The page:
In the 16th century, the Spaniards dubbed Andros La Isla del Espiritu Santo, the Island of the Holy Spirit. A haven for divers and fishermen and home to the oldest dive resort in the world, Andros’ crystal-clear waters maintain a year-round temperature of 80 degrees. Also a favorite spot for bonefishing, it has perhaps a greater diversity of marine life, flora, and fauna than anywhere else in the country. On or off land, visitors can explore ancient blue holes formed by water erosion, or search for the mythical Chick Charnie, the legendary half-man, half-bird figure that protects against evil.

The Berry Islands
The Berry Islands are a cluster of 30 islands and 100 cays lying 35 miles north of Nassau. Permanent home to only 700 people, the islands offer the perfect setting for privacy seekers. Known as a stopover point for yachtsmen and for fishermen on the hunt for sailfish, blue marlin, and giant bluefish tuna, the Berry Islands boast some of the most unspoiled beaches in the world. The southernmost tip of the islands is Chub Cay, known as the billfish capital of the Bahamas, which overlooks the deep-sea trench, the Tongue of the Ocean.

Long known as the big-game fishing capital of the Bahamas, Bimini is legendary for its land-dwelling "big fish" as well: Ernest Hemingway, Howard Hughes, Richard Nixon, and Adam Clayton Powell Jr. all came for the sport and sun. The only island whose deep-water side faces west, the Biminis–North Bimini and South Bimini–stretch across the Gulf Stream, making the waters rich in such fish as wahoo, marlin, and sailfish. The history of the Biminis dates back to Ponce de León, who visited the area in 1513. The waters of the Healing Hole are famous, as is Memory Ledge: It is said that if you lie down face up at the ledge, you will be struck with flashbacks of your life. There also are many diving opportunities on Bimini and it is rumored that the Lost Continent of Atlantis is located off shore.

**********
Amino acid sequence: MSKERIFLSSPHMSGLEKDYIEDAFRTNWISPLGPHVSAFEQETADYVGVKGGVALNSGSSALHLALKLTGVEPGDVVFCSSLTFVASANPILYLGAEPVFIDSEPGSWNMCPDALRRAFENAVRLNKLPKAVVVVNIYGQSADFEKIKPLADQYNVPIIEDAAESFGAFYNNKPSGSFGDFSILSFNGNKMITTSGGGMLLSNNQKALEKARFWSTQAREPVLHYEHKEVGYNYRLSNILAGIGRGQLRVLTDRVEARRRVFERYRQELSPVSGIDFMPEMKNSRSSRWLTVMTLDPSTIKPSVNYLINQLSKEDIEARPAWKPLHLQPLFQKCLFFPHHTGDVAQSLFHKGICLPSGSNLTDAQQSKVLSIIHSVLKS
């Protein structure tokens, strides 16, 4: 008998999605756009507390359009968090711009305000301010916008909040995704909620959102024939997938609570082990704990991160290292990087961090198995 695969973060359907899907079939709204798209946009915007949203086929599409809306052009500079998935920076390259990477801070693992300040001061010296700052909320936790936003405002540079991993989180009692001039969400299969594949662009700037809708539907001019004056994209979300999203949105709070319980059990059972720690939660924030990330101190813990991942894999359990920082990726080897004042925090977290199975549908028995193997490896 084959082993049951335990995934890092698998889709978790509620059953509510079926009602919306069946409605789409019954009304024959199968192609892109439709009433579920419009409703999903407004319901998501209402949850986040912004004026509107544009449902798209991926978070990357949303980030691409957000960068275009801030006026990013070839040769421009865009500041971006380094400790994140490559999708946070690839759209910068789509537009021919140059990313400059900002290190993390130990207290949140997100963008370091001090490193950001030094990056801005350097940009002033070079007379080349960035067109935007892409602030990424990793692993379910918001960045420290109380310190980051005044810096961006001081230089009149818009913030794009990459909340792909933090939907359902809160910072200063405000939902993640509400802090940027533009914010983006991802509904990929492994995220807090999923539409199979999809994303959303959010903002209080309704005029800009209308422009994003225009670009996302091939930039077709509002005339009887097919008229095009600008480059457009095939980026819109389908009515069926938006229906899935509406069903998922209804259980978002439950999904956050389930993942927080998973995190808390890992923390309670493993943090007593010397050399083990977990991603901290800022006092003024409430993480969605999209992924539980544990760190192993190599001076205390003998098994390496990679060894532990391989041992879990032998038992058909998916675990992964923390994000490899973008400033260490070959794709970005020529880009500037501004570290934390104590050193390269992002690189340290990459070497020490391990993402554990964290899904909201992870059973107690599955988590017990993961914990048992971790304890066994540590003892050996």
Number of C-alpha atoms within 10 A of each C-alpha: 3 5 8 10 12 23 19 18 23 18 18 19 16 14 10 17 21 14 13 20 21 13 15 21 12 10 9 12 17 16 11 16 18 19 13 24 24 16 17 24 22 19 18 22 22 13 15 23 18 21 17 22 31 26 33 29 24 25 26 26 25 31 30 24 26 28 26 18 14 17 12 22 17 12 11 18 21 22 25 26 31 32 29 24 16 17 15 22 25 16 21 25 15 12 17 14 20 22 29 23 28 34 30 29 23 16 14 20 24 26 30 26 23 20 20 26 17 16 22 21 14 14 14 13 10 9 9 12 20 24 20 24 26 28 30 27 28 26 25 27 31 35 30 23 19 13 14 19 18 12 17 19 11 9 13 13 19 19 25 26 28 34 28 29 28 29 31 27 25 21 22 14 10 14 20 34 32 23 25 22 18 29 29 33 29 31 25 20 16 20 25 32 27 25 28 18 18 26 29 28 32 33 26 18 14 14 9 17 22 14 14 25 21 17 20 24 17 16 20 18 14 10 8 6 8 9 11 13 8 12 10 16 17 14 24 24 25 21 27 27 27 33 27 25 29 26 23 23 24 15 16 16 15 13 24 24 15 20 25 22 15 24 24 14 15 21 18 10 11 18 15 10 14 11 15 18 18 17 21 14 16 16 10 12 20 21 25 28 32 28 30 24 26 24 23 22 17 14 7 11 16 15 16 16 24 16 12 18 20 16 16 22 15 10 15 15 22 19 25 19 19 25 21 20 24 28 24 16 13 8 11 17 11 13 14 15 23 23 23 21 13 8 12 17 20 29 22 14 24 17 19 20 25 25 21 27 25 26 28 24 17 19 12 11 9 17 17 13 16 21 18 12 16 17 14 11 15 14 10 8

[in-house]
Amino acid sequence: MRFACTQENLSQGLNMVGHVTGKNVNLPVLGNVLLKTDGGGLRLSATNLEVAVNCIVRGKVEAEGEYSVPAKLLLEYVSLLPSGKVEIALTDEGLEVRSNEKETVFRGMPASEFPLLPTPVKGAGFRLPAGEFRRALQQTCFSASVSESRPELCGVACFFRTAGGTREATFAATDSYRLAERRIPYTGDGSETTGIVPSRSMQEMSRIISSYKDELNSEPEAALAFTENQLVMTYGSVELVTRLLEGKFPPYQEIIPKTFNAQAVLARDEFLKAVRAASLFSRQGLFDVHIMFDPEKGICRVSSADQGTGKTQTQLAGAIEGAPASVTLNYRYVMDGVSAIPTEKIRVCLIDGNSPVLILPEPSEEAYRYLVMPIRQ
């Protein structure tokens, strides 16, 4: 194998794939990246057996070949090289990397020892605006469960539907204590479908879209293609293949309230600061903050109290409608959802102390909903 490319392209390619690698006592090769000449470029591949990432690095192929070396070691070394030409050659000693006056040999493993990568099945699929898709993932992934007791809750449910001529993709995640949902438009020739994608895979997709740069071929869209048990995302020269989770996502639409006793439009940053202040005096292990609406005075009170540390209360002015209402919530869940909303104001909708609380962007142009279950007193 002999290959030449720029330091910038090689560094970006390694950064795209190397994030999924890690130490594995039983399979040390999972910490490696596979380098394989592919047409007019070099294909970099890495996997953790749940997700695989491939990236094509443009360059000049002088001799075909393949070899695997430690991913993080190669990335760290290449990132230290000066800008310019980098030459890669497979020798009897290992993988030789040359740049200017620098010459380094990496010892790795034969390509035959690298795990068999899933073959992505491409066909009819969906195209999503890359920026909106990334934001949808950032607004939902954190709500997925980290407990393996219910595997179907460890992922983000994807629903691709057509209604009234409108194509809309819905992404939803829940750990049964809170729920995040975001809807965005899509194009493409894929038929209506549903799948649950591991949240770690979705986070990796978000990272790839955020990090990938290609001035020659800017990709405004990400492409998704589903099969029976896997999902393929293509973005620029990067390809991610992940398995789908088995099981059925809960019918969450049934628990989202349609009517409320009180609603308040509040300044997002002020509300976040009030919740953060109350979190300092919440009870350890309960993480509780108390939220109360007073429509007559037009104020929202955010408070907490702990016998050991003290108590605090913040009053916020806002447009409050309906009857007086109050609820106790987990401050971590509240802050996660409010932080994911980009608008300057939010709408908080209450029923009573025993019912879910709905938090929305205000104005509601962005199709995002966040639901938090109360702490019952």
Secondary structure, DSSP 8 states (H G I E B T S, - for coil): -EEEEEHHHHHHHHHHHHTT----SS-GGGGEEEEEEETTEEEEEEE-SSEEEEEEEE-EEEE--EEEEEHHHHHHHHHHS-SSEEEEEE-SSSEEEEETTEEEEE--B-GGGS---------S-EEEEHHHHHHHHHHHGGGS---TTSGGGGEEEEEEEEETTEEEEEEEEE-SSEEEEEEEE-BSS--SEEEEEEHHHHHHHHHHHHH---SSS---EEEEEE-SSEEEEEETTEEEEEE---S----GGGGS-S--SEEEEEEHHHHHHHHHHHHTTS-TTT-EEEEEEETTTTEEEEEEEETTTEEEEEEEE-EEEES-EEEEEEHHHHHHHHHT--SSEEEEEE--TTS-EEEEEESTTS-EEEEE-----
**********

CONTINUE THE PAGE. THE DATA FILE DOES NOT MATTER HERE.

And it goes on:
Cat Island
The least inhabited of the Bahama islands, Cat Island is home to secluded pink- and white-sand beaches, rolling hills, rocky cliffs, and cerulean waters. It offers a wealth of diving, snorkeling, and fishing opportunities, as well as many historic sites dating back to the 1600s. Mount Alvernia, the highest point in the Bahamas, rises 206 feet through a thick forest that is also home to The Hermitage, a small monastery at the summit of the mountain.

Crooked Island
According to Bahamian legend, when Columbus sailed down the Crooked Island Passage, the sweet aroma of native herbs drifted out to the ship and delighted his senses, giving the islands their nickname, "Fragrant Islands." However, it was not until the 18th century that settlers were known to have set foot on Crooked Island. Since then, the Cascarilla shrub has been stripped for its bark and used as flavoring in Campari liqueur. Caves and ruins invite visitors, while bird sanctuaries and reefs teeming with fish attract divers and bird-watchers.